Equal before the Law: On the Machinery of Sameness in Forensic DNA Practice

Science, Technology, and Human Values 38 (4):542-565 (2013)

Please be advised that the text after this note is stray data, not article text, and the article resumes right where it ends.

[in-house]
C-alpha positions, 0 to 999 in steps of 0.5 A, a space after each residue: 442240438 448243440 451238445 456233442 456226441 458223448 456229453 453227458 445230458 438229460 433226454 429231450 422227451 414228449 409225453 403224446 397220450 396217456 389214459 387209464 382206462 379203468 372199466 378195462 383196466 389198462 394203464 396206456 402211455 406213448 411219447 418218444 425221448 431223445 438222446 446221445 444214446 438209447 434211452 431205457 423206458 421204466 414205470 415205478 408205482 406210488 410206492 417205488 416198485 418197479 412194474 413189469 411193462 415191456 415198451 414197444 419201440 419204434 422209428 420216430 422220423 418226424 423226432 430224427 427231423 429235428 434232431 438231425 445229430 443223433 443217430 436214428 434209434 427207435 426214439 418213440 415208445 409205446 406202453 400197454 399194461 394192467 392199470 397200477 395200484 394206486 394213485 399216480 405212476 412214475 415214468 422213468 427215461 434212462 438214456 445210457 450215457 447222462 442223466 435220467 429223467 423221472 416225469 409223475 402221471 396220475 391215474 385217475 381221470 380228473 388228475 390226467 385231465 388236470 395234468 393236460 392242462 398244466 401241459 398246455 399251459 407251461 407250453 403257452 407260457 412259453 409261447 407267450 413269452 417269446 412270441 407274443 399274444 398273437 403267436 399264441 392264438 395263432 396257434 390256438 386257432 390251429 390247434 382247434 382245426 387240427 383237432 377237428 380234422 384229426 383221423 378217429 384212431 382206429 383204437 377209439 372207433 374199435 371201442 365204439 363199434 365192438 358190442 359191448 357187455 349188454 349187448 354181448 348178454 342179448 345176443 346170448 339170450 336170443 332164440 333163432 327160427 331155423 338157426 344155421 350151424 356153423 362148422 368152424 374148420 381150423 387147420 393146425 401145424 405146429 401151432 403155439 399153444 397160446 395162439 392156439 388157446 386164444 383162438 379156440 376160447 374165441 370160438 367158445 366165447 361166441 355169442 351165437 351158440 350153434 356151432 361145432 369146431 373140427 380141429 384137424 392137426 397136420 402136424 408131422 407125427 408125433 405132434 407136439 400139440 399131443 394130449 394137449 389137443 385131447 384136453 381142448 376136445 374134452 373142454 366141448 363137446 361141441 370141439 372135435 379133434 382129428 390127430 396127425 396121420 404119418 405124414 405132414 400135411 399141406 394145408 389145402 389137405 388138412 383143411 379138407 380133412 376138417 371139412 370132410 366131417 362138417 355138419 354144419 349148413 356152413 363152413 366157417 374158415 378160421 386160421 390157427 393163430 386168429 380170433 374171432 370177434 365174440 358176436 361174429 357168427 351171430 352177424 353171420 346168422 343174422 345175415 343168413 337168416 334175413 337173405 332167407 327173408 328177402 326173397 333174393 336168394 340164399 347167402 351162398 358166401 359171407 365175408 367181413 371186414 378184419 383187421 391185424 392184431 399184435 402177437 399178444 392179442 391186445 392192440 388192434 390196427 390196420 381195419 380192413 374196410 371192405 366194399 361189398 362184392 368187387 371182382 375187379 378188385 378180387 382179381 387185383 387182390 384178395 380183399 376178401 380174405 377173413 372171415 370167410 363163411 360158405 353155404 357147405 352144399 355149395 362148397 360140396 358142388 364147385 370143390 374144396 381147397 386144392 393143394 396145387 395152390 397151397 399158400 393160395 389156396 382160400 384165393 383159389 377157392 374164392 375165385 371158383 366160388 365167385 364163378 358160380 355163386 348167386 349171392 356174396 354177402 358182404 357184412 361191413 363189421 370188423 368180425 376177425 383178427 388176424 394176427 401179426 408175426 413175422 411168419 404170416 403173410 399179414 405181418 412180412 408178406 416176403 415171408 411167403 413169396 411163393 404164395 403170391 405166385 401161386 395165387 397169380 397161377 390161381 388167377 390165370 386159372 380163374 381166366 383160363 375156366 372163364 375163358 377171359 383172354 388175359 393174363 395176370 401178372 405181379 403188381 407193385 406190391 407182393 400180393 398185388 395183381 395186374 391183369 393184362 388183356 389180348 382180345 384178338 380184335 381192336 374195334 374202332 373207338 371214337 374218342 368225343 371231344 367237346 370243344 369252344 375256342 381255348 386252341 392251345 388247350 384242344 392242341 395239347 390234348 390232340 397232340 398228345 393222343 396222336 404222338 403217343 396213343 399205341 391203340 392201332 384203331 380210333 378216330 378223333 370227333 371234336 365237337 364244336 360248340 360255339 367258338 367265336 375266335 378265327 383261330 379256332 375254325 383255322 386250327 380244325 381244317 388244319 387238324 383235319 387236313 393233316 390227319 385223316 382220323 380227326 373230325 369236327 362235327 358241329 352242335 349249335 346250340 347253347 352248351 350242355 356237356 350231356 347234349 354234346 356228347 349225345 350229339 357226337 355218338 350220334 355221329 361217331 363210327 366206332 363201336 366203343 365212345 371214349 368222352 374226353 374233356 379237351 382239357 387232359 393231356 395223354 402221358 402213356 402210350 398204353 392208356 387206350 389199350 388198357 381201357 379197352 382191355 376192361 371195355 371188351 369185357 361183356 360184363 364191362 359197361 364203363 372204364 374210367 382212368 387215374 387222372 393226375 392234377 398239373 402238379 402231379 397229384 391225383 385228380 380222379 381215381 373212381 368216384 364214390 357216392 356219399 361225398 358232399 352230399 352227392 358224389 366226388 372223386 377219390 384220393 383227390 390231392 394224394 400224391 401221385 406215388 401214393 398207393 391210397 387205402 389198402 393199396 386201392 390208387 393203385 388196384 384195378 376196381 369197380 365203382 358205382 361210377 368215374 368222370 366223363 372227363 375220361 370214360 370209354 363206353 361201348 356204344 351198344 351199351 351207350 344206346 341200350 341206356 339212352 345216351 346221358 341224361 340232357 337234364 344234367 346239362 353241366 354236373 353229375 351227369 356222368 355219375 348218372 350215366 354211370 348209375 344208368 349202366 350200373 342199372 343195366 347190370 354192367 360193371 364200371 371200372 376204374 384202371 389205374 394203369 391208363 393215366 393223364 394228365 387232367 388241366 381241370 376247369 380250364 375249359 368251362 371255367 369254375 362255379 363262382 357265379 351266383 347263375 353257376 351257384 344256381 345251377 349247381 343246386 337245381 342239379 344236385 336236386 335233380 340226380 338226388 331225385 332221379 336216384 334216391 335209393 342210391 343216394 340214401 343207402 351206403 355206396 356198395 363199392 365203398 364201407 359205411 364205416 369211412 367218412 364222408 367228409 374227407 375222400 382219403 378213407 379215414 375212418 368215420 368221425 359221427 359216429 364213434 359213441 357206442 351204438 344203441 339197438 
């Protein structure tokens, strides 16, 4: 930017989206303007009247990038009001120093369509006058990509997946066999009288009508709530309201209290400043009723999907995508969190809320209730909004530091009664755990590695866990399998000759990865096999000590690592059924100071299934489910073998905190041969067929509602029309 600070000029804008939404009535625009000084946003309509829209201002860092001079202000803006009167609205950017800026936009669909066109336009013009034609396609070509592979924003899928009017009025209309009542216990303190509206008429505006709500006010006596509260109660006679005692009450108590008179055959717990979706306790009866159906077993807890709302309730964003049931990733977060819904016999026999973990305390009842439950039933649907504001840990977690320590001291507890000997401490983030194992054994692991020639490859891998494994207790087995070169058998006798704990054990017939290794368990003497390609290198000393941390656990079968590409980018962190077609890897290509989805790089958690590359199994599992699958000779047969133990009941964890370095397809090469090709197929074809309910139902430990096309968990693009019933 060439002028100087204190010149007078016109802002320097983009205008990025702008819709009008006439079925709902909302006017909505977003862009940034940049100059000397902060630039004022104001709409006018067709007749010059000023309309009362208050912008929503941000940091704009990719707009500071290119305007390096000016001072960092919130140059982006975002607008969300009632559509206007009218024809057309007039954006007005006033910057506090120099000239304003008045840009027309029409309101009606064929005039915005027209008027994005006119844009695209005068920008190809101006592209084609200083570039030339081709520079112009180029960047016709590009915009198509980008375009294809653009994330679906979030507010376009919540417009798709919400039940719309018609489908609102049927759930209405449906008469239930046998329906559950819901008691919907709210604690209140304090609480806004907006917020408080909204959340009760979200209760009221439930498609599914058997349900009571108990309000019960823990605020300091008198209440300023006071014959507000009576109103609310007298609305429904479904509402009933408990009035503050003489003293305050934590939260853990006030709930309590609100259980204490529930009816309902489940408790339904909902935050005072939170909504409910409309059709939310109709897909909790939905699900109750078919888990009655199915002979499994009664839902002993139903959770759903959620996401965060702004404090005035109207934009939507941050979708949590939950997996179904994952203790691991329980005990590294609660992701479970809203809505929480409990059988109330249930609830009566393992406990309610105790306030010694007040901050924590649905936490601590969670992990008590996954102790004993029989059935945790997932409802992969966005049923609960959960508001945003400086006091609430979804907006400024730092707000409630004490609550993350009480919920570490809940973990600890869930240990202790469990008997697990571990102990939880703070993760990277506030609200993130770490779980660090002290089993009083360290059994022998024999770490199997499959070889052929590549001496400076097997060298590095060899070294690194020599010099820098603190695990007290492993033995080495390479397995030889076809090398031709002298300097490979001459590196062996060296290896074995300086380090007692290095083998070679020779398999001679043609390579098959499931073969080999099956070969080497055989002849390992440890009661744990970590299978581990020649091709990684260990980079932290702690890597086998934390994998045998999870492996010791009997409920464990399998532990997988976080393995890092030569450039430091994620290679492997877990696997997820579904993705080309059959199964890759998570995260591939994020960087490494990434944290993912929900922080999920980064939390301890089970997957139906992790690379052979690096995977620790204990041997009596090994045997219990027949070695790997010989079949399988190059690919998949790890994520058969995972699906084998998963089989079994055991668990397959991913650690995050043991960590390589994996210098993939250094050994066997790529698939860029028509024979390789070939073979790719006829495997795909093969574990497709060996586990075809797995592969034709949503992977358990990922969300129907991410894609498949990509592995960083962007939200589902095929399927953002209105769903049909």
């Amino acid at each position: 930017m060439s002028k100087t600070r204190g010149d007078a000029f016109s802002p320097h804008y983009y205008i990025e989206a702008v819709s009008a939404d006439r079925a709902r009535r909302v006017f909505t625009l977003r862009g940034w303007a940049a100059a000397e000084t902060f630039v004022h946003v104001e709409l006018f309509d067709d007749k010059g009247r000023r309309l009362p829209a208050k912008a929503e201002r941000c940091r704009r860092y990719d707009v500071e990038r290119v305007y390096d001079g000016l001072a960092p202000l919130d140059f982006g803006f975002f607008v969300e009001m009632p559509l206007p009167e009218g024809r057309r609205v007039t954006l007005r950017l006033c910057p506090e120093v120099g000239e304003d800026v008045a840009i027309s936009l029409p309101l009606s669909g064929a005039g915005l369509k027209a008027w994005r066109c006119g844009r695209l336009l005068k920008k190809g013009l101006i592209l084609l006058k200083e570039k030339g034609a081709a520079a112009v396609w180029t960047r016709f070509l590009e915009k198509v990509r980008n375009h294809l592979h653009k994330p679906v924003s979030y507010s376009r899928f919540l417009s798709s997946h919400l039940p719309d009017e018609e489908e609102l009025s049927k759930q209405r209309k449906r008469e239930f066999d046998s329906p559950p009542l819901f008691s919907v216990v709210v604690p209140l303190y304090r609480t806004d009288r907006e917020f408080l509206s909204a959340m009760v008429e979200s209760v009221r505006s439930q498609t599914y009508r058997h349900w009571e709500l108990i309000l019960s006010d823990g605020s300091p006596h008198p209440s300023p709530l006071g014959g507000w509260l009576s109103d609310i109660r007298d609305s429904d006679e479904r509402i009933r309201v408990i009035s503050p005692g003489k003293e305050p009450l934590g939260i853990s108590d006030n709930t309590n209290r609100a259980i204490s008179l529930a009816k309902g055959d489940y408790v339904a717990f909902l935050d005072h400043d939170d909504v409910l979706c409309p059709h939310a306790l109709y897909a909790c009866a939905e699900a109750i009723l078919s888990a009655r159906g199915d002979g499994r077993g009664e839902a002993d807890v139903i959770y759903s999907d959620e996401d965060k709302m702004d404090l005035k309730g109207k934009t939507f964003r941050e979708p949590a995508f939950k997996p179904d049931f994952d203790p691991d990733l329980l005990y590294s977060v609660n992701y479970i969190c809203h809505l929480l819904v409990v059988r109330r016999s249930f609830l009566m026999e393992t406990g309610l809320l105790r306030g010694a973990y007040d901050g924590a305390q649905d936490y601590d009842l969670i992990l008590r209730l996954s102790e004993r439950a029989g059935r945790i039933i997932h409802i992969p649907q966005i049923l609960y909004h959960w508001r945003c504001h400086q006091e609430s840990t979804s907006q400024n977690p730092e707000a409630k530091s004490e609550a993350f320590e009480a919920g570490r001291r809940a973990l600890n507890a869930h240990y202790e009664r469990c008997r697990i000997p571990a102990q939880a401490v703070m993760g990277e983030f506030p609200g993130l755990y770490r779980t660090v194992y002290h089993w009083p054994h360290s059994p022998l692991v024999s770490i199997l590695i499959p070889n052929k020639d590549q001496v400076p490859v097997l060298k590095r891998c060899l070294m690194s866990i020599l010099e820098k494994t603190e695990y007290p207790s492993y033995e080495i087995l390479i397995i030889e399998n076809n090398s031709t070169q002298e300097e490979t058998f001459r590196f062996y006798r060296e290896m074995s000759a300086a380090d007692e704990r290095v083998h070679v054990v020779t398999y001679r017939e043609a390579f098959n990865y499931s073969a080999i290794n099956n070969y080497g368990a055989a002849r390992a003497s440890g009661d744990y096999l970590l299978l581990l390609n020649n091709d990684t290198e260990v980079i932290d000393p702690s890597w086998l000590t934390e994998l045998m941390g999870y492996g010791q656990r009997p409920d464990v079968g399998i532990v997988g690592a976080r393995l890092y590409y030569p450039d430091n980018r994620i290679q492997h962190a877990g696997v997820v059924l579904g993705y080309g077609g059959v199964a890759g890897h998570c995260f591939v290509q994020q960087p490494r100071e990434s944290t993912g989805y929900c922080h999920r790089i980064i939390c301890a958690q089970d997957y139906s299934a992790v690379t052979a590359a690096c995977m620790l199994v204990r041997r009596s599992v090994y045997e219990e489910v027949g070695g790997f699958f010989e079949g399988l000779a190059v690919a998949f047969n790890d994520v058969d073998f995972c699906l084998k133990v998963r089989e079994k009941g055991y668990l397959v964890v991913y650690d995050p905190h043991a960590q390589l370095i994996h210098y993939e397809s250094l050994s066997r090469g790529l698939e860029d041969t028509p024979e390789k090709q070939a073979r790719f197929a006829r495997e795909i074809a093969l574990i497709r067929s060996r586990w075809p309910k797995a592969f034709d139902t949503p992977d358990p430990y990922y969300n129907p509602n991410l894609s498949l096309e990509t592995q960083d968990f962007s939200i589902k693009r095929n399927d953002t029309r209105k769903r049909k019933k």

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The social and legal implications of forensic DNA are paramount. For this reason, forensic DNA enjoys ample attention from legal, bioethics, and science and technology studies scholars. This article contributes to the scholarship by focusing on the neglected issue of sameness. We investigate a forensic courtroom case which started in the early ’90s and focus on three modes of making similarities: creating equality before the law, making identity, and establishing standards. We argue that equality before the law is not merely a principle but a practice. In the context of DNA research, equality refers to using standardized technology and procedures to identify the criminal suspect. Our case shows the work at stake in introducing a new technology into the courtroom and serves as a lens, magnifying how contingencies and uncertainties are managed and ordered in everyday court practices to arrive at an equal treatment of the suspect.



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